JF: Beautiful job, Kathryn. Franchise works perfectly here, with a bit of the constructivist era about it, and the carefully controlled colors do a lot to create a strong atmosphere. Readers should note that Kathryn, as a graphic artist, submitted this cover with a small drop shadow built into the image, and you can see that it makes her cover stand out. ★
Katie Stewart submitted Song of the Jikhoshi designed by Katie Stewart. “This is the second book in my fantasy series, so I designed it to be in keeping with the first (which I submitted here in Feb. 2012).”
JF: I remember the first, and this one is really, really good, Katie. Nice job.
Keith Baker submitted Heartless (A Richard Rogan Novel) designed by Janiel Escueta. “I gave Janiel a vague idea of what I wanted and I got back more than I could have imagined. This cover captures my novel in a succinct and fantastic way. Janiel is amazing.”
JF: Very effective.
Kent Sievers submitted LITTLE MAN designed by Kent Sievers.
Kit Foster submitted Eldorado designed by Kit Foster.
Kit Foster submitted The Scarlet Crane designed by Kit Foster.
JF: Looks like the leaking eye is the meme of the month. If you’re going for creepy, you’ve arrived.
L.C. Chase submitted A Wild Ride designed by L.C. Chase. “For this one the author wanted a sense of movement on the cover, which I hoped to have achieved through the action photo and font.”
JF: It works, and the action photo is a nice touch.
L.C. Chase submitted Giving An Inch designed by L.C. Chase. “This story is light and humorous, so I tried to get a rom-com feel to it.”
JF: It works, and the offer the book makes is crystal clear.
L.C. Chase submitted Networked designed by L.C. Chase. “I had submitted the first book in this series back in November, so thought I’d share the second book, as well.”
L.G. Castillo submitted Lash (Broken Angel #1) designed by Regina Wamba.
JF: I particularly liked the elegant typography and the way it emphasizes the relationship between the two figures.
Leonard Johnson submitted BloodLoss designed by Self. “I have blogged several times about the importance of a great eBook cover. We are visual people and when scanning Amazon or B&N on line – the first thing that grabs our attention is the finely tuned graphic of an eBook cover. In my opinion, the number one mistake made by authors – is using graphics that are unreadable as a thumbnail. Amazon will always try to up sale any item – by showing related items (thumbnail) at the bottom of the screen. I’m like a majority of the consumers – if I can’t make out the thumbnail – I pass it by. This is a missed potential sale. I created my eBook cover so that the title, author, and graphics would be recognized at a reduced size.”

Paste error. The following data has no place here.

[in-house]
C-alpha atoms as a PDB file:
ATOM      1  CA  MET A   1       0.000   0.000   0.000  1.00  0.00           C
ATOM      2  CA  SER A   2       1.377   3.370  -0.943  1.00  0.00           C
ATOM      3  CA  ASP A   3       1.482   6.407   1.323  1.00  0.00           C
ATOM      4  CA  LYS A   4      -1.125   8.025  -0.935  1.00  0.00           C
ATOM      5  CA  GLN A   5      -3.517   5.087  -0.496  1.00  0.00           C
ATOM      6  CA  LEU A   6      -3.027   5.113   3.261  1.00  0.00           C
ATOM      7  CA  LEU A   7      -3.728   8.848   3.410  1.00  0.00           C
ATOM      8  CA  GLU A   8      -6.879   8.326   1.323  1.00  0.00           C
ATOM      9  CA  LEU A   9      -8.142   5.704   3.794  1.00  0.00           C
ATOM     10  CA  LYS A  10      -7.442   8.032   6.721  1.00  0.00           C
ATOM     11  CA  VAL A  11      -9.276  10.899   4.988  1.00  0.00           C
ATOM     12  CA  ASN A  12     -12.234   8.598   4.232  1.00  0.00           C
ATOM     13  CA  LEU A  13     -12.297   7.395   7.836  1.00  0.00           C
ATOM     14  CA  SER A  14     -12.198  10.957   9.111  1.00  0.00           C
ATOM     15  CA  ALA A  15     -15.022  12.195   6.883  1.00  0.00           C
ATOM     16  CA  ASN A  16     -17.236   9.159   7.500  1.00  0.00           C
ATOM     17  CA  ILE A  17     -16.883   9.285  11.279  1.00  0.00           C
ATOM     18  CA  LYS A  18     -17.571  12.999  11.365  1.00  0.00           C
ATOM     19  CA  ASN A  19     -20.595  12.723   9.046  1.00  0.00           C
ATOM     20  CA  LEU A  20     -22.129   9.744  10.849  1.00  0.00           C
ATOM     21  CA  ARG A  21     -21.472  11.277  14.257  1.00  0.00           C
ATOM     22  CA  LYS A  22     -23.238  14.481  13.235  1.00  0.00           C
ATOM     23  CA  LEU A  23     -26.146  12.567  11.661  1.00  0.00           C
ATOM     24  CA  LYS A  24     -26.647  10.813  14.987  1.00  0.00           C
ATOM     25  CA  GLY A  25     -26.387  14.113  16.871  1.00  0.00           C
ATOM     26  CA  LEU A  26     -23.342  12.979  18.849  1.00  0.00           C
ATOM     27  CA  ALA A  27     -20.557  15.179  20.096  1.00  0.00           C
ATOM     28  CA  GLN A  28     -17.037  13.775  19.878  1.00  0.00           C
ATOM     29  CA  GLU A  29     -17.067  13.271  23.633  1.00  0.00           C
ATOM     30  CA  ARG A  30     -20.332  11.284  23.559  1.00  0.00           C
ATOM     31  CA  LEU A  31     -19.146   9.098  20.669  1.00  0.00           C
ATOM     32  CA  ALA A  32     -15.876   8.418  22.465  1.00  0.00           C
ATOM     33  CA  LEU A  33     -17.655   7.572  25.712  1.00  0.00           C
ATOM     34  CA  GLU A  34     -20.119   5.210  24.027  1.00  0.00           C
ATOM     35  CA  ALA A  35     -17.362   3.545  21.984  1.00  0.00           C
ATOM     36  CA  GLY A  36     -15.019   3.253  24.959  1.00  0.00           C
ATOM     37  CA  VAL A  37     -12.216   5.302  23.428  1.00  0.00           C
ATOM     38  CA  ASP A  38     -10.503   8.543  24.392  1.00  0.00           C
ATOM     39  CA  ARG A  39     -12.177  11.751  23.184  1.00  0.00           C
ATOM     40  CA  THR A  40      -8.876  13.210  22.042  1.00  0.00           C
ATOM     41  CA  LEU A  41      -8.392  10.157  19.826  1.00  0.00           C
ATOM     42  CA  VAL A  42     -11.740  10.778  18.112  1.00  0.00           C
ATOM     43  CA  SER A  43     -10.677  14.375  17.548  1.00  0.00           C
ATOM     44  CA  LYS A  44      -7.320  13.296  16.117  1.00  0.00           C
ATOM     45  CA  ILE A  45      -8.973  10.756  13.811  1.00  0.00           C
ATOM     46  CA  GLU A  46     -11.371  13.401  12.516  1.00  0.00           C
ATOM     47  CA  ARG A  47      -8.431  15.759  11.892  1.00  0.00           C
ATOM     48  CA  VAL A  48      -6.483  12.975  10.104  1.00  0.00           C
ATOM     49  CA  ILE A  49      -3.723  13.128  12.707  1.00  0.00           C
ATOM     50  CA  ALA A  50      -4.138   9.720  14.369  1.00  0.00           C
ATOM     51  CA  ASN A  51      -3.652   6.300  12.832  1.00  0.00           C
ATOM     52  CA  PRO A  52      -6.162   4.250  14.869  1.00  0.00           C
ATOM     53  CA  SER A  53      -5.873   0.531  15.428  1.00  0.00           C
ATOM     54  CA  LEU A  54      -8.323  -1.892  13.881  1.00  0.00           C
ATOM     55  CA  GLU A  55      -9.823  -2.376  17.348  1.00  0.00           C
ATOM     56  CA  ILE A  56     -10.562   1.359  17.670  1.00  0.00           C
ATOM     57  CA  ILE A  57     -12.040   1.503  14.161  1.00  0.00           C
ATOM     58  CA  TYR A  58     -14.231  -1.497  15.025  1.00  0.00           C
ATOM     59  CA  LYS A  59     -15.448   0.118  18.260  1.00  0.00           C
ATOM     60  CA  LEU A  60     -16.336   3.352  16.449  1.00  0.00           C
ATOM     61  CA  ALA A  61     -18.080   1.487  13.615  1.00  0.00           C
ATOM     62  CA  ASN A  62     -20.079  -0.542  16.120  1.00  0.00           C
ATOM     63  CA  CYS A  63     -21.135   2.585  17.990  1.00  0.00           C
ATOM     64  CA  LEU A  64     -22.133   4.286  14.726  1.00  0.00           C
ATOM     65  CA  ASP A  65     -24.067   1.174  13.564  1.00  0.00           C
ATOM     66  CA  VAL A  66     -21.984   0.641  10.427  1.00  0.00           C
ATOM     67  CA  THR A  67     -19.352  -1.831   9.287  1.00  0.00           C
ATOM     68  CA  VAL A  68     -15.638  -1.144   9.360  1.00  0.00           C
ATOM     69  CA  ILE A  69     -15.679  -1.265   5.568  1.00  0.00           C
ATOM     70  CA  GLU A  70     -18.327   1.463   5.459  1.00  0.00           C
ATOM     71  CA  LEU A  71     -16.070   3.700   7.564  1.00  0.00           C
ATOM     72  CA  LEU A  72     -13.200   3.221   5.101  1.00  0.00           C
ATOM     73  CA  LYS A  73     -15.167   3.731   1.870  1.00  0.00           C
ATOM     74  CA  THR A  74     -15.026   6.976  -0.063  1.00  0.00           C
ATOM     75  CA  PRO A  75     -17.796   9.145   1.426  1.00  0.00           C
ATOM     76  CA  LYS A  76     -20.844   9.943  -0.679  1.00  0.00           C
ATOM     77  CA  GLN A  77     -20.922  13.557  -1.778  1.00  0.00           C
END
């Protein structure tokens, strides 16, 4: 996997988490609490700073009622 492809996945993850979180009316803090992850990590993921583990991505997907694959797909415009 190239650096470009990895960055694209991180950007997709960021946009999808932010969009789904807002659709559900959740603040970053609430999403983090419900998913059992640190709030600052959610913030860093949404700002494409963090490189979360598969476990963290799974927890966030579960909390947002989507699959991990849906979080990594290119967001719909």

Lex Adair submitted Please Don’t Kill Me designed by Lex Adair.
JF: I like the strong type, but this cover needs a border around it.
Liliana Shelbrook submitted Lantern in the Mist designed by Streetlight Graphics. “I’d like to submit this book cover for the ebook cover design awards. Thank you!”
M L Rothschild submitted Clementine’s Shadow designed by P. Rothschild.
JF: Gives no idea of the subject matter, genre, or tone of the book inside.
Mario Arend submitted Alles wird gut… designed by Mario Arend.
JF: I believe the title means “all will be well.”
Mark Chisnell submitted Powder Burn designed by Stewart Williams. “After using 99 Designs for my first three books, I chose to work just with Stewart on this one. I’m really pleased with the result, I think it stands out just enough in the thriller category to let you know that this book is a bit different, without drifting out of the genre altogether.”
JF: A really strong ebook cover with attitude and style. The powerful silhouette has allowed the designer to use a deep shadow on the title, where it might have been distracting. Memorable.
Mary Sutton submitted Storm Clouds: Hero’s Sword Vol. 2 designed by Jenn Domani.
Megan McCooey submitted Harvest Moon designed by Megan McCooey. “I felt like this stock photo was perfect for setting the tone of the book. Lexie spends a lot of time at the river where her sister was murdered. This spot is not only one of mourning, but also where she feels closest to her sister, because they spent so much time there growing up. The reflection of the moon was significant because Lexie’s sister loved astronomy (especially the moon) and because the title is Harvest Moon. The girls age in the photo helps set the tone that this is a YA novel with solemn, dark issues.”
JF: It’s a beautiful image, but the typography isn’t strong enough to carry this cover.
Melissa Bowersock submitted Superstition Gold designed by Brenda Remlinger. “Brenda did a great job on this cover, reflecting the heat of the Arizona sun and the heat of the relationship!”
Monica Enderle Pierce submitted Girl Under Glass designed by Scott Pierce; original photography: ByteStudio Photography. “Girl Under Glass is science fiction with a post-apocalyptic setting and both dystopian and romantic elements. I wanted a design that was clean, elegant, and had a speculative fiction feel without being dark.”
JF: Nice job. It’s clean, elegant, and attractive, although I don’t get much of a sci fi vibe from the design. Others might feel differently, of course.
Morgan Wylie submitted Silent Orchids designed by PhatpuppyArt and The Bookish Brunette. “This is the first in my YA urban fantasy/fantasy series called The Age of Alandria. The cover was a collaboration of PhatpuppyArt creating the art and The Bookish Brunette doing cover layout design and typography.”